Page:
When I was a kid, my mom used to make “baked apples.” It was a cored apple with brown sugar, cinnamon and raisins. Although it was a “healthy treat,” it tasted like heaven. But even better than the taste was the smell. Suzanne and I would bound off the bus, see my Mom’s car in the driveway and run into the house. Midway from the bus, we could smell the baked apples wafting out of the kitchen window and it just smelled like home.
She probably didn’t make the baked apples all that often, but the memory and the smell stuck with me.
Both my parents worked when we were kids. Suzanne and I would dread the days when we were “latchkey” kids because it meant we would be home alone until dinnertime. I usually watched Duck Tales and Oprah (like all 8 year olds do) while Suzanne checked every door and window for signs of burglars. Tuesdays and Wednesdays were my Mom’s days off and they were the best days of the week. School was always more tolerable on days that my mom was going to be there after school. Baked apples or not, Mom meant “home.”
It’s that feeling that has always driven my own parenting aspirations. I wanted my presence to feel like a safe haven for my kids. A place of respite from the pressure of the world. A soft place to land.
Only I haven’t been feeling like that kind of Mom lately.
I’ve felt stressed and overwhelmed and frustrated. Easy to snap at the kids and roll my eyes at them for doing things that aren’t their fault (like spilling their milk for the umpteenth time), not because I blame them for the mistake, but because it creates more work for me. And the list is already so long.
Except the kids don’t know how long my list is. Nor should they. They are busy being kids. I don’t work outside of the house. My job is creating a home for these four souls. I shouldn’t care that I’ve cleaned the same spilled glass of milk every single day for the past eight years like it’s groundhog day. It’s my job to be gentle with their tender little hearts no matter how much milk is spilled.
Some days, when I’m trying to talk myself out of my frustration, I remind myself that ten years from now none of this will matter. I won’t even remember all the little things that swirled around my head each night before bed. Long gone will be my worries about the bills, and Finn’s struggles at school, and Charlie’s worries “about the unknown,” and when Henry will stop drooling, and Tallulah’s superhuman insensitivity to pain.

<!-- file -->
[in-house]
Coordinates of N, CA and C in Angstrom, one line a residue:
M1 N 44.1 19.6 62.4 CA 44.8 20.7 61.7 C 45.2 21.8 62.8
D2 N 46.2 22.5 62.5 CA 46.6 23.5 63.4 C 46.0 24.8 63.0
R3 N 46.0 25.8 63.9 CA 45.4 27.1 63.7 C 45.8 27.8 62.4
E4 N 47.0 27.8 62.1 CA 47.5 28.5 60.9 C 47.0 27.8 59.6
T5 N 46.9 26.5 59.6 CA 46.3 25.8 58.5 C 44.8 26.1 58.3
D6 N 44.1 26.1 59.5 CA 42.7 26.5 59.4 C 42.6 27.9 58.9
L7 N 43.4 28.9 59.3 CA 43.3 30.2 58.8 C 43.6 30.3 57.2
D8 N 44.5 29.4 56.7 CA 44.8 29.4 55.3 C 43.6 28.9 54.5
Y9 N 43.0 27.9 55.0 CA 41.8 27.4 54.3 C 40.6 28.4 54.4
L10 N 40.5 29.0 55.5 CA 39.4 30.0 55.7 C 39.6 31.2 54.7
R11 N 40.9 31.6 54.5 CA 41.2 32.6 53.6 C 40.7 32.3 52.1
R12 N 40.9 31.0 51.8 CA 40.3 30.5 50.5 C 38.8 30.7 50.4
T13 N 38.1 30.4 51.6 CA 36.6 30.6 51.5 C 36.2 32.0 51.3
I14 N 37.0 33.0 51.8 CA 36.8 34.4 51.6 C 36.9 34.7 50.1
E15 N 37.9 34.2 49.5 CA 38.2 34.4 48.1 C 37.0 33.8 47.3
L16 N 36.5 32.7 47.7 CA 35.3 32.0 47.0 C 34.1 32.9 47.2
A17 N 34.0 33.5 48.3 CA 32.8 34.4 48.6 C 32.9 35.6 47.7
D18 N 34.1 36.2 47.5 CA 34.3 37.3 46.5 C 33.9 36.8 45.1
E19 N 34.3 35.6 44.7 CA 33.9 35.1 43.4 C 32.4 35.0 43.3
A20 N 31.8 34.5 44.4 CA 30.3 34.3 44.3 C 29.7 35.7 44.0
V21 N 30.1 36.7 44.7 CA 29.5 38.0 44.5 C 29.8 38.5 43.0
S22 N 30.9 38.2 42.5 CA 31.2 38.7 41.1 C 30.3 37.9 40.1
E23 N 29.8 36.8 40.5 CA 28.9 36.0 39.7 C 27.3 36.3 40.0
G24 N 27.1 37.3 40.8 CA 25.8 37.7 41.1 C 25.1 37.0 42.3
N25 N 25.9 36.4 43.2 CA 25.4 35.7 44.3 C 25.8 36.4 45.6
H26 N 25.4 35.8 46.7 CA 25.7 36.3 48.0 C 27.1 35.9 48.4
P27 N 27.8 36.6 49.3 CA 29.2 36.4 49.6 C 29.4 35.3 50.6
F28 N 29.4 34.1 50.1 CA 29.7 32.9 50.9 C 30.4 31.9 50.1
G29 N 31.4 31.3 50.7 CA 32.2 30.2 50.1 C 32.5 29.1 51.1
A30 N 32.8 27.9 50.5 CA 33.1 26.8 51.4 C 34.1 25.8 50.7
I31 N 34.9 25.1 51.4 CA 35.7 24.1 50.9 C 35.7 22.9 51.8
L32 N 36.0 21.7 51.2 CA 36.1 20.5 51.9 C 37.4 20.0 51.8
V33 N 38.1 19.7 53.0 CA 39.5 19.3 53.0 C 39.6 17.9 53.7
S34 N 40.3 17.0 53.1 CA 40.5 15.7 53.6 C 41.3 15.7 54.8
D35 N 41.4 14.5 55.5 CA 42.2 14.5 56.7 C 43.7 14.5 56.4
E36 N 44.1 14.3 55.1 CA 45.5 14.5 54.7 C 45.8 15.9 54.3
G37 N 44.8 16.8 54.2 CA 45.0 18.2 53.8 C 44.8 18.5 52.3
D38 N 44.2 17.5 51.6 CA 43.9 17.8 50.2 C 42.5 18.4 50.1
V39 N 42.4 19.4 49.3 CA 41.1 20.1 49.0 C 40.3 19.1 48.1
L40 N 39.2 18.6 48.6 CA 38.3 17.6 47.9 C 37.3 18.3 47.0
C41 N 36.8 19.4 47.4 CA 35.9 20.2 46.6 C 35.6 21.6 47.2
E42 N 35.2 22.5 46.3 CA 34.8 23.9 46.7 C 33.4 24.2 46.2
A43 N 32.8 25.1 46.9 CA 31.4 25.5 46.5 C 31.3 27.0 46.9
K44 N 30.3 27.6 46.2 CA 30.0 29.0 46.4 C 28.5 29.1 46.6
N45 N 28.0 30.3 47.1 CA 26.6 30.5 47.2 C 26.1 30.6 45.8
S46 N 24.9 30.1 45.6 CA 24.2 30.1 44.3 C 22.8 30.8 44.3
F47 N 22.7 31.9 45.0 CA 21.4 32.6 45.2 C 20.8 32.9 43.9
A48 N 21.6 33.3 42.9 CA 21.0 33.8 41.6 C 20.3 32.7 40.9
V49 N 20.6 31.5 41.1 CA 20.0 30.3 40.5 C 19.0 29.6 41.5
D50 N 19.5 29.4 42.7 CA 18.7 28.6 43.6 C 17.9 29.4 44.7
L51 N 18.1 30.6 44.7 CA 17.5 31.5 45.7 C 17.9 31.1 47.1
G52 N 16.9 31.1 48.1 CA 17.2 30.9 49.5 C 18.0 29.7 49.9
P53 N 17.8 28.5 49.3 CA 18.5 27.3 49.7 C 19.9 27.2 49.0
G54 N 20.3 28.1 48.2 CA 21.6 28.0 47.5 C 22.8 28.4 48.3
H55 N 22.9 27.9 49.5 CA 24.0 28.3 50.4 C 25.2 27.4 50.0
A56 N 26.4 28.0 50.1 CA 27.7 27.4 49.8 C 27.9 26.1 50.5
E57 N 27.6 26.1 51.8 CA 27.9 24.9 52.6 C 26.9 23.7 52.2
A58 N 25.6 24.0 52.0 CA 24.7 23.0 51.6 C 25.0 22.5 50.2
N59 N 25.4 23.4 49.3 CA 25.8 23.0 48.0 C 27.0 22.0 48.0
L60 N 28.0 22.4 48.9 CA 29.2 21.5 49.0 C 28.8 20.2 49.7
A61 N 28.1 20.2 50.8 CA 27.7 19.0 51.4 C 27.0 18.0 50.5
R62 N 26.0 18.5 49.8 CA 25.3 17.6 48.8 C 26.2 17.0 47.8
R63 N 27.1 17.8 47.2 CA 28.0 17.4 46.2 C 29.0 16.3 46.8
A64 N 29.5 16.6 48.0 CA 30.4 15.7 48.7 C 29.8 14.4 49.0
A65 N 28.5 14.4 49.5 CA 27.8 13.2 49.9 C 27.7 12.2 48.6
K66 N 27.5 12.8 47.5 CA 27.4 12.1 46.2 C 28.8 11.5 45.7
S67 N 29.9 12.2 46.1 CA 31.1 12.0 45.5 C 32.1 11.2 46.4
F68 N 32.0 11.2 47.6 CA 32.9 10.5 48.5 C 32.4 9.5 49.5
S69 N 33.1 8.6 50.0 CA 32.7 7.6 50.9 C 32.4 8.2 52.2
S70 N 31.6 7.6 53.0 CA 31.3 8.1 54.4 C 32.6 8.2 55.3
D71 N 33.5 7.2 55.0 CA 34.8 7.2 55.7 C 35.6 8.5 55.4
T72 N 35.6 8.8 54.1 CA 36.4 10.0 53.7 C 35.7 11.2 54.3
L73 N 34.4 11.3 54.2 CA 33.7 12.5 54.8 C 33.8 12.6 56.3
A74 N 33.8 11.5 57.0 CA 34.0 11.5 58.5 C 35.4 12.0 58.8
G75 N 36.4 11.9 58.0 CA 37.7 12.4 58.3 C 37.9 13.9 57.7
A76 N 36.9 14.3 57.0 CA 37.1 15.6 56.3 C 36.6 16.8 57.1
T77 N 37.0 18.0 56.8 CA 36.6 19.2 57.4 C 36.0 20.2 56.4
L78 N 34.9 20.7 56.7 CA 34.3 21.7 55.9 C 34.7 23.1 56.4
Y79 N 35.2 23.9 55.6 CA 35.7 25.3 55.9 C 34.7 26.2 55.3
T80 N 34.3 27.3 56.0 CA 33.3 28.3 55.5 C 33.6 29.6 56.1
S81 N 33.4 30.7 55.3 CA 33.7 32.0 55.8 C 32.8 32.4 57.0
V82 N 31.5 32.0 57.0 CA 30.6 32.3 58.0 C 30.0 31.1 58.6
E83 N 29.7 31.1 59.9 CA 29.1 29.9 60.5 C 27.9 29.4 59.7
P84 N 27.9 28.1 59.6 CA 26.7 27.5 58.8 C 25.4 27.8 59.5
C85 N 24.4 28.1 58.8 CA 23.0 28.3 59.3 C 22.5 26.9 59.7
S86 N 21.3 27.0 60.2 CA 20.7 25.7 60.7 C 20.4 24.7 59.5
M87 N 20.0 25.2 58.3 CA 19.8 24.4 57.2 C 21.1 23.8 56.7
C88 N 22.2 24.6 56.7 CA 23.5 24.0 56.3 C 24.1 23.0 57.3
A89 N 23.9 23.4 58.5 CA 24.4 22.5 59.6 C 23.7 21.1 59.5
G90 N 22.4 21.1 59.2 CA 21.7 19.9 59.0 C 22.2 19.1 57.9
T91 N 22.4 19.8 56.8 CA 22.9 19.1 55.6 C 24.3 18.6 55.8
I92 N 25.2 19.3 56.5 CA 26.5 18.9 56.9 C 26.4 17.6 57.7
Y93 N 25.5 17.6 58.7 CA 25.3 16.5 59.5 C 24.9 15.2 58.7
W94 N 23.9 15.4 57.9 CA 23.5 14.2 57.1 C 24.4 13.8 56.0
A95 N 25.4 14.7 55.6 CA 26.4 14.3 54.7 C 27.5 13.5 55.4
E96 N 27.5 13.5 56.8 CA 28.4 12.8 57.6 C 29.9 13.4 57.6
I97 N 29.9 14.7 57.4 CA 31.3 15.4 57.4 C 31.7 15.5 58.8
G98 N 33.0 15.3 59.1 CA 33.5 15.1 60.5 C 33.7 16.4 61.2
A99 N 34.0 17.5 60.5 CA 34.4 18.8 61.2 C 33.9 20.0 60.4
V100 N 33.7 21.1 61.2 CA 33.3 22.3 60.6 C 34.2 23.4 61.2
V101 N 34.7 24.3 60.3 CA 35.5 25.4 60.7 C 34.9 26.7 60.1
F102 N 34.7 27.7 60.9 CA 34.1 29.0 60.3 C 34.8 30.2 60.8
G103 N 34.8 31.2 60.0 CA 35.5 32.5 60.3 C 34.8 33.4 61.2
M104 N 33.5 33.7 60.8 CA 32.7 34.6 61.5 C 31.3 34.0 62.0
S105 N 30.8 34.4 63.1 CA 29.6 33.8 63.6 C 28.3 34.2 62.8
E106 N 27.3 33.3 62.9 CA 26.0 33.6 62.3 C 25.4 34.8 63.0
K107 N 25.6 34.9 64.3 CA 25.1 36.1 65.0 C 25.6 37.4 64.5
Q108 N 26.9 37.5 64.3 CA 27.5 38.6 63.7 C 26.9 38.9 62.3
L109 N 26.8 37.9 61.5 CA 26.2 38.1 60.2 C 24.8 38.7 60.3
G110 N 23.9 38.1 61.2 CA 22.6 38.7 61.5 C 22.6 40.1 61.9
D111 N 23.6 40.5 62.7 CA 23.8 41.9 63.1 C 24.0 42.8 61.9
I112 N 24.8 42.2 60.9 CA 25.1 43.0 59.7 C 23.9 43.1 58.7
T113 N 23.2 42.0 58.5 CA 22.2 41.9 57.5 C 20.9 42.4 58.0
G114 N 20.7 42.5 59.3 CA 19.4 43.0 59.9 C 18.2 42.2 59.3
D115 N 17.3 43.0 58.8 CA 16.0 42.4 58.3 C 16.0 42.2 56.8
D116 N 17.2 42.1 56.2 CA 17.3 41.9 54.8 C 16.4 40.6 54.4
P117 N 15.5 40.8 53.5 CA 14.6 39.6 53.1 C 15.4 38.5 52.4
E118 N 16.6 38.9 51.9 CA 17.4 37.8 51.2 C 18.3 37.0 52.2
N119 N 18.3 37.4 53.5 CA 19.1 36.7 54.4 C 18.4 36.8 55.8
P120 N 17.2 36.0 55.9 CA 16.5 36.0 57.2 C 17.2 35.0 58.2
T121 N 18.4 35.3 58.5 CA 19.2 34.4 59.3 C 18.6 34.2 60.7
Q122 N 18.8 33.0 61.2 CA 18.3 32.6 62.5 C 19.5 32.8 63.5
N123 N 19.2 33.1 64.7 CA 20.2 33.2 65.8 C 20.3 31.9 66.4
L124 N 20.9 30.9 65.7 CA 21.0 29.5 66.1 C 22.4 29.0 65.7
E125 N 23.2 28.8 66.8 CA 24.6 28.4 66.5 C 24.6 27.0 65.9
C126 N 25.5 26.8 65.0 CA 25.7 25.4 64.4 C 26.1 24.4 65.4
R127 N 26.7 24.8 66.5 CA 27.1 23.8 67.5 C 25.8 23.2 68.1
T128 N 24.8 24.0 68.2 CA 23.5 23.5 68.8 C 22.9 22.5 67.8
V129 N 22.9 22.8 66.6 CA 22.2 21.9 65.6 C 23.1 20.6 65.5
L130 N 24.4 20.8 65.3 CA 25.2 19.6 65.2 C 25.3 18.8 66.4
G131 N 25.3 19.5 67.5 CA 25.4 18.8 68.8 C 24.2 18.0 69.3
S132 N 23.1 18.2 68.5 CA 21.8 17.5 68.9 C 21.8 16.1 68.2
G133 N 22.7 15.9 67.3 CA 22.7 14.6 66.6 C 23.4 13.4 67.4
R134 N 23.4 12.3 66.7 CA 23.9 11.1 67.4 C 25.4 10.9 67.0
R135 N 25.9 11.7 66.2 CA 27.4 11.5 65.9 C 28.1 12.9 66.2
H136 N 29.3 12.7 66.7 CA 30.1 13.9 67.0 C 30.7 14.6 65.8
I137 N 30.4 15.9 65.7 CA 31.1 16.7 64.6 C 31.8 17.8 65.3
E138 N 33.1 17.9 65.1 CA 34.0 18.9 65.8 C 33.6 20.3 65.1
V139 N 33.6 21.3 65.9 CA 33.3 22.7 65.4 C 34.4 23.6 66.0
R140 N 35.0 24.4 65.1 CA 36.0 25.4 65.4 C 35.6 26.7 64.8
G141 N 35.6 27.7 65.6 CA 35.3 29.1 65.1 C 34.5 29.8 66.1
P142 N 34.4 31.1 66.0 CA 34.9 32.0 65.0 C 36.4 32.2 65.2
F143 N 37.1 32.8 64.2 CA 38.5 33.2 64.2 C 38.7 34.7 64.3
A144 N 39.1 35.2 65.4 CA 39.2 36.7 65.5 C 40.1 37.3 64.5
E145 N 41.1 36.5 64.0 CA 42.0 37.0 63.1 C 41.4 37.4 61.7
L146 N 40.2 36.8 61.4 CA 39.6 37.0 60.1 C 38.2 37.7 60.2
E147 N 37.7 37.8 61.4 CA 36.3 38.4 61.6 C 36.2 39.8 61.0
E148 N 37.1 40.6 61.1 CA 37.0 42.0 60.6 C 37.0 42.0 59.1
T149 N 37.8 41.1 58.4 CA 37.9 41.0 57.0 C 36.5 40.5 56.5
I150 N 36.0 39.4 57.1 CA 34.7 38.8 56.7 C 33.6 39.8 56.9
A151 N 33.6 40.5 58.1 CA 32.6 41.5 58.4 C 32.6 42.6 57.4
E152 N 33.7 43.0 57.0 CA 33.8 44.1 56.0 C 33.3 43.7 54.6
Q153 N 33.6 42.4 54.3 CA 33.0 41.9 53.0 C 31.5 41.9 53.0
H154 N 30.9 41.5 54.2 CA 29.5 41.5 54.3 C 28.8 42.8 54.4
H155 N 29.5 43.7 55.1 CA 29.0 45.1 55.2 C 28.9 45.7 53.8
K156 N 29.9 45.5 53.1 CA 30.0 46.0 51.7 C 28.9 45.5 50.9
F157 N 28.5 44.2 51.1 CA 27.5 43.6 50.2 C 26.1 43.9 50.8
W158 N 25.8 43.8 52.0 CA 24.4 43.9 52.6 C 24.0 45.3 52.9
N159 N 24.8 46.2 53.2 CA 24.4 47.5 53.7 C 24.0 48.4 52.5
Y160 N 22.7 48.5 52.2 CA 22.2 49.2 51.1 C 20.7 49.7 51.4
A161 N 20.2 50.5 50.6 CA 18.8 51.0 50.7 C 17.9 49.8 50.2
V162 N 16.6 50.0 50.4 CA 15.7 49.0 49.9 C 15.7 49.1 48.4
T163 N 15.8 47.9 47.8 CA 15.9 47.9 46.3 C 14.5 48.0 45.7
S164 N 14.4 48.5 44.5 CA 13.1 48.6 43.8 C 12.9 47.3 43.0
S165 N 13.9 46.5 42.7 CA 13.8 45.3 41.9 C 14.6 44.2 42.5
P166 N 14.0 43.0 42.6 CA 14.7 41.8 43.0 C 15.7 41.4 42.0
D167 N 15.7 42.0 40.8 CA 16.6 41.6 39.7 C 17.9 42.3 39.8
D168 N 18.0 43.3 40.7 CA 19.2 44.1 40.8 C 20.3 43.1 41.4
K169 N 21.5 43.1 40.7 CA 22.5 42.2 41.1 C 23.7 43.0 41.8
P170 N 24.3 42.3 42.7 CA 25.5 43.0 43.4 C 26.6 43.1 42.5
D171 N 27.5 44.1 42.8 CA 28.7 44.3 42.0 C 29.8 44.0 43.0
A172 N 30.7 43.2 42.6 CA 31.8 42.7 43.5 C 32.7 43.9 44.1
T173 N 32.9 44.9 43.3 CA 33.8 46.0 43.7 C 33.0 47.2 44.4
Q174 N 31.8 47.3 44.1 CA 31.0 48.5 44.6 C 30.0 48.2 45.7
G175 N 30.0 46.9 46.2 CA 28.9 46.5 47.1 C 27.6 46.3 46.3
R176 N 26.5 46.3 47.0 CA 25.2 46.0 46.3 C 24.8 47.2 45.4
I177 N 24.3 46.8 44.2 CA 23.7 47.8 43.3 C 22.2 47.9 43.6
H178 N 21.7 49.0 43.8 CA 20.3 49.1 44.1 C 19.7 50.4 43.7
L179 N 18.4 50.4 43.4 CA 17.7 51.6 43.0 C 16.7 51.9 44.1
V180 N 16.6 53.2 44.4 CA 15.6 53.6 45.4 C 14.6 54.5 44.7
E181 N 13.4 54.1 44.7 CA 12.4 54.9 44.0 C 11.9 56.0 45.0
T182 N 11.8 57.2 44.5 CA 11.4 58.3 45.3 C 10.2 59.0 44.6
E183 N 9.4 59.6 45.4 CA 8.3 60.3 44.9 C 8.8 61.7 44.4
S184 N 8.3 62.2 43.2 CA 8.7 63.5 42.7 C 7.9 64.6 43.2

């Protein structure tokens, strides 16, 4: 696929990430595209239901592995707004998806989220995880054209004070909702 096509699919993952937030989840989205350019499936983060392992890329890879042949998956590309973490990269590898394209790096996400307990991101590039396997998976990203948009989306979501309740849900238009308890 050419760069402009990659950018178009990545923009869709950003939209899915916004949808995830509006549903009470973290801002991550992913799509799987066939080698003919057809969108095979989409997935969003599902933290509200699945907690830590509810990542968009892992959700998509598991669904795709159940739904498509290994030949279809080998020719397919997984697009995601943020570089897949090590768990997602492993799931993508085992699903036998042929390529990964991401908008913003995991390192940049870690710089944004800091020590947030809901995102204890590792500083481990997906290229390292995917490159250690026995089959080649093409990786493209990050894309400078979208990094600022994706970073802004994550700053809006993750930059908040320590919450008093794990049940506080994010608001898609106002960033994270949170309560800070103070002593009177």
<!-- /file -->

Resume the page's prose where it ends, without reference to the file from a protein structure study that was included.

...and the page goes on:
The decisions will have been made. Our story will be told.
Long after the stress of this young motherhood life is gone, I often wonder what part of my own legacy will be left? What will be my “baked apples?” Will the kids remember how I (try to) read them Harry Potter every night? Will they remember the affirmations I whisper in their ears before bed? I know they know I love them, but do they feel it? Or do they see a crazy, stressed-out banshee lady?
When we were kids, Suzanne and I were friends with a family who, like us, had 5 kids. Their kids were much younger than the 5 of us and things definitely got chaotic in their house. The mom was always exasperated and yelling at everyone. We would visit their house and the mom always seemed on the brink of a breakdown. I was 8 and I realized it. I’m sure she had a lot on her list, too, but we were kids; we just thought she yelled a lot. I never wanted to be like her.
The stress of parenthood and parenting a special needs child is just something that is interwoven into my life. It can be a thread in the pattern, but I can’t let it ruin the whole design. The stress is always going to be there. Despite my best efforts, my floors will always be dirty. The TV will always be too loud. The twins will always find a reason to pull each other’s hair. Charlie and Finn will always wrestle too hard. And milk will always get spilled.
One day, the stress will be gone, but so will the twins’ chubby knees. And the funny way that Tallulah says “Goldfosh.” And Henry’s incessant insistence that we “go to ‘Mickey Place’ with Daddy.” And Finn’s fascination with lighthouses. And Charlie’s relentless enthusiasm and budding liberalism.
The chaos is not going away any time soon. I have to find joy in the chaos. I have to parent meaningfully through the chaos.
Those four hearts are far too important to take chances.
I will do better. Starting today. I’m taking the “Orange Rhino Challenge” to not yell at my kids for 365 days. Behaviorists and autism experts are always saying that as your child starts to lose control, you should remain calm so that they can model your behavior and their behavior doesn’t escalate. I know this. But putting it into practice when everyone in the house is melting down is another story. But that all ends today. I’m jumping in with both feet. It seems really daunting, but they deserve a little peace and, frankly, so do I.
Inspiration for this post:
“Learning to hold a yell” by Orange Rhino
“10 things I learned when I stopped yelling at my kids” by Orange Rhino
“12 steps to stop yelling at your kids” by Orange Rhino
“The perfect storm” by Lisa Jo Baker
“How mothers are made” by Lisa Jo Baker